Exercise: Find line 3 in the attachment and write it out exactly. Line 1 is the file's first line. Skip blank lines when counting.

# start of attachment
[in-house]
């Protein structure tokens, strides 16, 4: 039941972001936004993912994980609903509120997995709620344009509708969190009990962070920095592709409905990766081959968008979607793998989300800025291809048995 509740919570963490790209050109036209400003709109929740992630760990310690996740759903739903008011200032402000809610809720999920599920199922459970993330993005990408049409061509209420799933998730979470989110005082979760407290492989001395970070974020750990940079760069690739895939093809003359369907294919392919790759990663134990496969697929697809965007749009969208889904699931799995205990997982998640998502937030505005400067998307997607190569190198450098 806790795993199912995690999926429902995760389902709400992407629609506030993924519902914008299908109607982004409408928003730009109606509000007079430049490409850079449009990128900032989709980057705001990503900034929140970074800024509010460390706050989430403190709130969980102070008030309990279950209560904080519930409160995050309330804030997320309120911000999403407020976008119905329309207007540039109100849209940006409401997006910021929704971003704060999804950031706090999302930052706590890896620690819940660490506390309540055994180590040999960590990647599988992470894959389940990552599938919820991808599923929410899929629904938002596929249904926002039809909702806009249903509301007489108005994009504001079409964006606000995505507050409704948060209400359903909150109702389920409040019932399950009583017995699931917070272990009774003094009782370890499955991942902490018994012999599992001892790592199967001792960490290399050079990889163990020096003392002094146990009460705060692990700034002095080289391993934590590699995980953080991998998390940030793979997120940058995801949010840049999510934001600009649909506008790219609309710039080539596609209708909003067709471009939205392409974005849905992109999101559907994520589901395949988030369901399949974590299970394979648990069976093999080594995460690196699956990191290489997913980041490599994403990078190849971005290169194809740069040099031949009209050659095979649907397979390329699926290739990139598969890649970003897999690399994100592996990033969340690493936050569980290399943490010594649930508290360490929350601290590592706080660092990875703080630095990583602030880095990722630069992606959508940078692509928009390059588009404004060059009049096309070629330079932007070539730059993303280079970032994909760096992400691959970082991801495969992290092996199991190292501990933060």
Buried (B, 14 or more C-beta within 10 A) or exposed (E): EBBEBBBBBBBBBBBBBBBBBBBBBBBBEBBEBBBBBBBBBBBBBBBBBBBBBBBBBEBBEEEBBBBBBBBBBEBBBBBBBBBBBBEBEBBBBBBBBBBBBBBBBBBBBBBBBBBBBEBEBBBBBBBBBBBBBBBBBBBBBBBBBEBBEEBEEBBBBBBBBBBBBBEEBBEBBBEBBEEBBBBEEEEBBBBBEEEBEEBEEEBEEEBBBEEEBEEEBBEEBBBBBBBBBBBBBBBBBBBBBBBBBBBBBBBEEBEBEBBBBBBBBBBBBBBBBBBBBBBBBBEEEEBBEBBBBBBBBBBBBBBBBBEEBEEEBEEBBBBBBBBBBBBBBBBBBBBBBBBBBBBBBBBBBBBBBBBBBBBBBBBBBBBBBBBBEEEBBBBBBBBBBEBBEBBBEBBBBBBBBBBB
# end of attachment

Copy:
Buried (B, 14 or more C-beta within 10 A) or exposed (E): EBBEBBBBBBBBBBBBBBBBBBBBBBBBEBBEBBBBBBBBBBBBBBBBBBBBBBBBBEBBEEEBBBBBBBBBBEBBBBBBBBBBBBEBEBBBBBBBBBBBBBBBBBBBBBBBBBBBBEBEBBBBBBBBBBBBBBBBBBBBBBBBBEBBEEBEEBBBBBBBBBBBBBEEBBEBBBEBBEEBBBBEEEEBBBBBEEEBEEBEEEBEEEBBBEEEBEEEBBEEBBBBBBBBBBBBBBBBBBBBBBBBBBBBBBBEEBEBEBBBBBBBBBBBBBBBBBBBBBBBBBEEEEBBEBBBBBBBBBBBBBBBBBEEBEEEBEEBBBBBBBBBBBBBBBBBBBBBBBBBBBBBBBBBBBBBBBBBBBBBBBBBBBBBBBBBEEEBBBBBBBBBBEBBEBBBEBBBBBBBBBBB